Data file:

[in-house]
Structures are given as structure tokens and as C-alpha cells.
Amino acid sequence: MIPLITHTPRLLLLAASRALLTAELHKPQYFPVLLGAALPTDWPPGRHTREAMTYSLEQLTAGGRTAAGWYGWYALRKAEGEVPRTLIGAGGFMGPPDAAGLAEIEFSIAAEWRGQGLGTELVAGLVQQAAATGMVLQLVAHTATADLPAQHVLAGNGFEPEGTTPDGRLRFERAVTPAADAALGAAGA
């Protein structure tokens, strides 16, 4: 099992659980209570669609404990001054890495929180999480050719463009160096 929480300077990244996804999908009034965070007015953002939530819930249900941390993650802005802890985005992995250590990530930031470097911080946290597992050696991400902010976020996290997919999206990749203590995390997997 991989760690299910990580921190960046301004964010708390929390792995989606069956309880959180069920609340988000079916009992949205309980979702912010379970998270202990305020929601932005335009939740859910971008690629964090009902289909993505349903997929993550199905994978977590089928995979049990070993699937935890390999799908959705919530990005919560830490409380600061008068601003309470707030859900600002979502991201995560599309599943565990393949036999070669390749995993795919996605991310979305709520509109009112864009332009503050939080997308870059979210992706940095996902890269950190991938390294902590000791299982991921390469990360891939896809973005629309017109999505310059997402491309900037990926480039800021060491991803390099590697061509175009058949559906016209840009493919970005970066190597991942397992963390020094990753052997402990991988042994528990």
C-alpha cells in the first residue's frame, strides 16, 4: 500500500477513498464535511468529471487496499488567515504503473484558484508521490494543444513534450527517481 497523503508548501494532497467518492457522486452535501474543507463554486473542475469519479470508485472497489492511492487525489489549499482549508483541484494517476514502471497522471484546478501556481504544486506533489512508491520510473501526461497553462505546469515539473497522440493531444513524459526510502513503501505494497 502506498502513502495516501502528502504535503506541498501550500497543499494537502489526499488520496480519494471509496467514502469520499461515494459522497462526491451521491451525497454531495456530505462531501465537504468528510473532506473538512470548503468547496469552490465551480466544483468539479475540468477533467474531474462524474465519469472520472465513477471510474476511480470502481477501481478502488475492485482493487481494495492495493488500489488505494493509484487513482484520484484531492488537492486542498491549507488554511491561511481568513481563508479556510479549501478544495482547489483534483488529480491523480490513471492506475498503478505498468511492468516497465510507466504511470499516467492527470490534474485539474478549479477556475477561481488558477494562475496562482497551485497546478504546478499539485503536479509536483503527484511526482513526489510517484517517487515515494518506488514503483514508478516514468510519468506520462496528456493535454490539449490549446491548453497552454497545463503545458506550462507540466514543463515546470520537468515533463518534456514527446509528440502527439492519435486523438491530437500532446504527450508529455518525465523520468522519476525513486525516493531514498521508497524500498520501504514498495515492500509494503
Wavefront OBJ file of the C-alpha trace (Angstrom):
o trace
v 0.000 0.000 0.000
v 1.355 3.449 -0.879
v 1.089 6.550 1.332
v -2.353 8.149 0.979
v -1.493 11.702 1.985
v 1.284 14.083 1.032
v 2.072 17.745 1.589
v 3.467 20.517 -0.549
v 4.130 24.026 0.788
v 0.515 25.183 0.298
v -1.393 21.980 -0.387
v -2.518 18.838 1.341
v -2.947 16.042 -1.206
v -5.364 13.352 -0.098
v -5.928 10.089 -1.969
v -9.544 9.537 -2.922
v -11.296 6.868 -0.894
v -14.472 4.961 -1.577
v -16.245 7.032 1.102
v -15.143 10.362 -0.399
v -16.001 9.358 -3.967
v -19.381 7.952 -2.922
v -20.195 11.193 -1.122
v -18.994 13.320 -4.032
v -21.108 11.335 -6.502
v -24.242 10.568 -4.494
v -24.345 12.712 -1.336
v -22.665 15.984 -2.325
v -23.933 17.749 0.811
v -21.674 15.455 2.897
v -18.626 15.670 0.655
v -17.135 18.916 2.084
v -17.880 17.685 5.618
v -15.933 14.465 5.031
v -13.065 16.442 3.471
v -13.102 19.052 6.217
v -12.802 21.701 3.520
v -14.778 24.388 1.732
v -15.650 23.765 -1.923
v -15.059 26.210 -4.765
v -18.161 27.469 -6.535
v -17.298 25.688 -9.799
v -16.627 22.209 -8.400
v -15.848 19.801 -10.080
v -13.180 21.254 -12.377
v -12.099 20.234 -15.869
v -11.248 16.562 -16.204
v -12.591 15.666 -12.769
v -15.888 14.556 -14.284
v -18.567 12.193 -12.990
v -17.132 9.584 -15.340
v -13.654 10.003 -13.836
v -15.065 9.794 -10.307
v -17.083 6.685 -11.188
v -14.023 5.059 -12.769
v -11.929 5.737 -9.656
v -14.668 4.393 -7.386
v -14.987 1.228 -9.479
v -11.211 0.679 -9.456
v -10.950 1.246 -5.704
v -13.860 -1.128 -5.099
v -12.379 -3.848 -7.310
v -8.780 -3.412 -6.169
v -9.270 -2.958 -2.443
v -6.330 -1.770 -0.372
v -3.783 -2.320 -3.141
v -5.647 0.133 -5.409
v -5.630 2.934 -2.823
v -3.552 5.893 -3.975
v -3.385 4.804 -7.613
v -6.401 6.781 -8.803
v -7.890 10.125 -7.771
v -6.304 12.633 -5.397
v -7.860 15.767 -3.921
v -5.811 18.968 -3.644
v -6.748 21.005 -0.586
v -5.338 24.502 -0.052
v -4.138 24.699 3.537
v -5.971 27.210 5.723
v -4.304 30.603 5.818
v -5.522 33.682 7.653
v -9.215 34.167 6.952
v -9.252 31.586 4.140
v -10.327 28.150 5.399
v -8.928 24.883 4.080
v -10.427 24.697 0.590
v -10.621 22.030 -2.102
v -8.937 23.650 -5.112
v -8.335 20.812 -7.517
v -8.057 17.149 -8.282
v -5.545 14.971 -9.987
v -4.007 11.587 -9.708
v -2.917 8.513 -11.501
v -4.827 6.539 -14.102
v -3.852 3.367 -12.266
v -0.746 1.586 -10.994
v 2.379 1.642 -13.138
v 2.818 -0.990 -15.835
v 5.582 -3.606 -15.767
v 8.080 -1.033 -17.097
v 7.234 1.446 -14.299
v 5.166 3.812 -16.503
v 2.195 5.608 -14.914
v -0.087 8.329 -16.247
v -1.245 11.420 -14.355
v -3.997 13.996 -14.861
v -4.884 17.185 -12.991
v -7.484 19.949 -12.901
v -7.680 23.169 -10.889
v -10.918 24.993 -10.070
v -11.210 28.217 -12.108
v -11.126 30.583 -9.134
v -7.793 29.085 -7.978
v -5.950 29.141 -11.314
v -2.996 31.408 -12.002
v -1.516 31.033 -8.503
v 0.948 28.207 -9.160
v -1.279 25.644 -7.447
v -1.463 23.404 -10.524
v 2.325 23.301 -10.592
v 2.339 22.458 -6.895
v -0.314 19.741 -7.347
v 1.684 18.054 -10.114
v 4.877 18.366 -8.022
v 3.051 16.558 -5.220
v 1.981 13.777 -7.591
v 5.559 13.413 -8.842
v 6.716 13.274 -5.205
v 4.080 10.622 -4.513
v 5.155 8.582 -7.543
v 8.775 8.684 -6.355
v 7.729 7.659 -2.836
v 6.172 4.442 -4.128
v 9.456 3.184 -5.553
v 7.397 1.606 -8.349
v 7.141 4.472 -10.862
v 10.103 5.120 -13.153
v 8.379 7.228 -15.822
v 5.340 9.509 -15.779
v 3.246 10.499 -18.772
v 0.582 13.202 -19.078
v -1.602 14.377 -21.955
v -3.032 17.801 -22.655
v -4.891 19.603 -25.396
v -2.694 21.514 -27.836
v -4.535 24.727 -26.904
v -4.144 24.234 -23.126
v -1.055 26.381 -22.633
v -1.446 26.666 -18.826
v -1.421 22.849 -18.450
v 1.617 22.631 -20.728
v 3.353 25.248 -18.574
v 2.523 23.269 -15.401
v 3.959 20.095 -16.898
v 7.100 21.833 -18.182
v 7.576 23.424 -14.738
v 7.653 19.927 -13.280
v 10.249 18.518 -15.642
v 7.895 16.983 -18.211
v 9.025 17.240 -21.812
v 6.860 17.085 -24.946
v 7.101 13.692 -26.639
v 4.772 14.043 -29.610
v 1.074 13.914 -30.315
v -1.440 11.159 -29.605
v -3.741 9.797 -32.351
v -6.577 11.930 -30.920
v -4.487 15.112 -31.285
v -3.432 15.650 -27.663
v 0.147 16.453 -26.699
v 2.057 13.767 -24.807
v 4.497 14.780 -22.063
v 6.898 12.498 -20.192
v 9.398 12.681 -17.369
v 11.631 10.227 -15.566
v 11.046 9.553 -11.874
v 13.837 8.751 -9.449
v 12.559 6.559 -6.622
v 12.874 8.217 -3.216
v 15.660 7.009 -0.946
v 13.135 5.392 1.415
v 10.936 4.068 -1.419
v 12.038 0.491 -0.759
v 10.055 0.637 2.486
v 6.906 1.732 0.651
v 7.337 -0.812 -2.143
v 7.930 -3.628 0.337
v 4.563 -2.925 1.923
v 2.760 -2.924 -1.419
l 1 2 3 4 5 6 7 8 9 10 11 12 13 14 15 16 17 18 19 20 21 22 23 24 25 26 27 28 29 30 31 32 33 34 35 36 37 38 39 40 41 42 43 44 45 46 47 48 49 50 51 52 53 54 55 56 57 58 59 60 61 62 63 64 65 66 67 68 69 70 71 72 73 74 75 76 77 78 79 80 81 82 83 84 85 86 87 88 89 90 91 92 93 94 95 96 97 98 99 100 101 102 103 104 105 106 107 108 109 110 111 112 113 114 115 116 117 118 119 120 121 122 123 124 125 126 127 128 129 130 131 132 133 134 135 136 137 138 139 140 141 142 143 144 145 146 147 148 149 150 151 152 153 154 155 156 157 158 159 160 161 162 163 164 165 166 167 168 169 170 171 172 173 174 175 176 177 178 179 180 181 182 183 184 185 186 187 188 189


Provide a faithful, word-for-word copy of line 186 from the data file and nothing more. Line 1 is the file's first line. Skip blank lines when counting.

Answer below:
v 12.874 8.217 -3.216